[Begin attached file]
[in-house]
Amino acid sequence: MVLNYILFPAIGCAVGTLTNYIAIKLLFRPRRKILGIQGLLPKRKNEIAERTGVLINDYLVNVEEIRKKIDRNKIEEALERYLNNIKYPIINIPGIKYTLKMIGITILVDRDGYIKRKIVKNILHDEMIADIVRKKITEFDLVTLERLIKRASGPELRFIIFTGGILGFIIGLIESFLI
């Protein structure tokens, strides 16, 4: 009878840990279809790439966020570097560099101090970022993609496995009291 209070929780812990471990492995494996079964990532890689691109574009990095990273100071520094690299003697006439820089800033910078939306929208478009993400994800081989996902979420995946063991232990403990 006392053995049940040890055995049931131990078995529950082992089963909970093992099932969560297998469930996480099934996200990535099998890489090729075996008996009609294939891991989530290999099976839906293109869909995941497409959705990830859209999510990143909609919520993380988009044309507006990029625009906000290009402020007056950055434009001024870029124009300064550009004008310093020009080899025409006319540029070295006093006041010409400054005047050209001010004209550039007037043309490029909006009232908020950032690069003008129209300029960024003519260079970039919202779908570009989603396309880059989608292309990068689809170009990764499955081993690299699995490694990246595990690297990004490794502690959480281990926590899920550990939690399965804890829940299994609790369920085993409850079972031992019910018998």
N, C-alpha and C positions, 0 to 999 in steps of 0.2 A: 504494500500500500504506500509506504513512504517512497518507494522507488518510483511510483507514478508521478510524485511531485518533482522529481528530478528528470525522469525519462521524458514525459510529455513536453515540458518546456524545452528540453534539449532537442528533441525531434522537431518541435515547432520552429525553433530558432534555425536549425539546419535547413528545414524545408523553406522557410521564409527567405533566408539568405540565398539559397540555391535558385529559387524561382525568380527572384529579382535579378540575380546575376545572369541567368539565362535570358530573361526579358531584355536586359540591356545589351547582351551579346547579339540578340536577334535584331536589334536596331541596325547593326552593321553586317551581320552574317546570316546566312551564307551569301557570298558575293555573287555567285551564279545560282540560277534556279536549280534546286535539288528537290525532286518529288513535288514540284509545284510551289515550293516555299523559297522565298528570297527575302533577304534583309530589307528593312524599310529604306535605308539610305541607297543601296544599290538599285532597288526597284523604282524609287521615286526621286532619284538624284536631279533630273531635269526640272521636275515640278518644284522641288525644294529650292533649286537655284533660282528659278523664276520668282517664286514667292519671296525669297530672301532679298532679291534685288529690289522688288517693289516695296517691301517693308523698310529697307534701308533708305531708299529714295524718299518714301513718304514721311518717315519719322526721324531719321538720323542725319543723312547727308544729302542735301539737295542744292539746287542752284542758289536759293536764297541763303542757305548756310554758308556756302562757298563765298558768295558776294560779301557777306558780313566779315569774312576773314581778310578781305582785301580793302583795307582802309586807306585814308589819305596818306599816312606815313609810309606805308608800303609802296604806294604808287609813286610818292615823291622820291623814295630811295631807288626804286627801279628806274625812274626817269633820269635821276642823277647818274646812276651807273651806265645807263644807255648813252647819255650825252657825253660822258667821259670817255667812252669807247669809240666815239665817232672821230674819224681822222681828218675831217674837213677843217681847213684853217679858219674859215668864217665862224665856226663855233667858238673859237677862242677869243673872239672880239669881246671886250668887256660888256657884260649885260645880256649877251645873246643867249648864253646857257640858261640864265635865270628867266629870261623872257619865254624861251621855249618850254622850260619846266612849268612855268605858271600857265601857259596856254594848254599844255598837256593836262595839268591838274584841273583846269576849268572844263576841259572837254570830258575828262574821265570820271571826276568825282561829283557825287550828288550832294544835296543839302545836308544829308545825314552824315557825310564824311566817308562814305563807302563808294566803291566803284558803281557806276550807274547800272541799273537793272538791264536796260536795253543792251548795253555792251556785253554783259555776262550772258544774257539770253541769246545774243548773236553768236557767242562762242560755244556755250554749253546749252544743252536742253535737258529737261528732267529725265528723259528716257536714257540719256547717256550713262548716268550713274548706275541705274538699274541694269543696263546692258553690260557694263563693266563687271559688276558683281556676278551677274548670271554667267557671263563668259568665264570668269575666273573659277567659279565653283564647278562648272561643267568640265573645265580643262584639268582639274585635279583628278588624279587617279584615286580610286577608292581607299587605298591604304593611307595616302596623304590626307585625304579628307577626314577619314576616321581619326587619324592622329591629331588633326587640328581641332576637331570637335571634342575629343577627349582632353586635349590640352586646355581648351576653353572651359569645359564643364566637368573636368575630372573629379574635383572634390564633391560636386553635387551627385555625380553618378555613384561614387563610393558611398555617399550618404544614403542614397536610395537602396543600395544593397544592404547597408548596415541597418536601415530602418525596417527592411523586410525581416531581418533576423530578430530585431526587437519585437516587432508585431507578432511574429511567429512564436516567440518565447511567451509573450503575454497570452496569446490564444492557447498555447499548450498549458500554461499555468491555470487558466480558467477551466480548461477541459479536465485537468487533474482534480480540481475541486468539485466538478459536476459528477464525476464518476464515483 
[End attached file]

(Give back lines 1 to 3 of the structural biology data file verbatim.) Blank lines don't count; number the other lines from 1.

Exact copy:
[in-house]
Amino acid sequence: MVLNYILFPAIGCAVGTLTNYIAIKLLFRPRRKILGIQGLLPKRKNEIAERTGVLINDYLVNVEEIRKKIDRNKIEEALERYLNNIKYPIINIPGIKYTLKMIGITILVDRDGYIKRKIVKNILHDEMIADIVRKKITEFDLVTLERLIKRASGPELRFIIFTGGILGFIIGLIESFLI
């Protein structure tokens, strides 16, 4: 009878840990279809790439966020570097560099101090970022993609496995009291 209070929780812990471990492995494996079964990532890689691109574009990095990273100071520094690299003697006439820089800033910078939306929208478009993400994800081989996902979420995946063991232990403990 006392053995049940040890055995049931131990078995529950082992089963909970093992099932969560297998469930996480099934996200990535099998890489090729075996008996009609294939891991989530290999099976839906293109869909995941497409959705990830859209999510990143909609919520993380988009044309507006990029625009906000290009402020007056950055434009001024870029124009300064550009004008310093020009080899025409006319540029070295006093006041010409400054005047050209001010004209550039007037043309490029909006009232908020950032690069003008129209300029960024003519260079970039919202779908570009989603396309880059989608292309990068689809170009990764499955081993690299699995490694990246595990690297990004490794502690959480281990926590899920550990939690399965804890829940299994609790369920085993409850079972031992019910018998």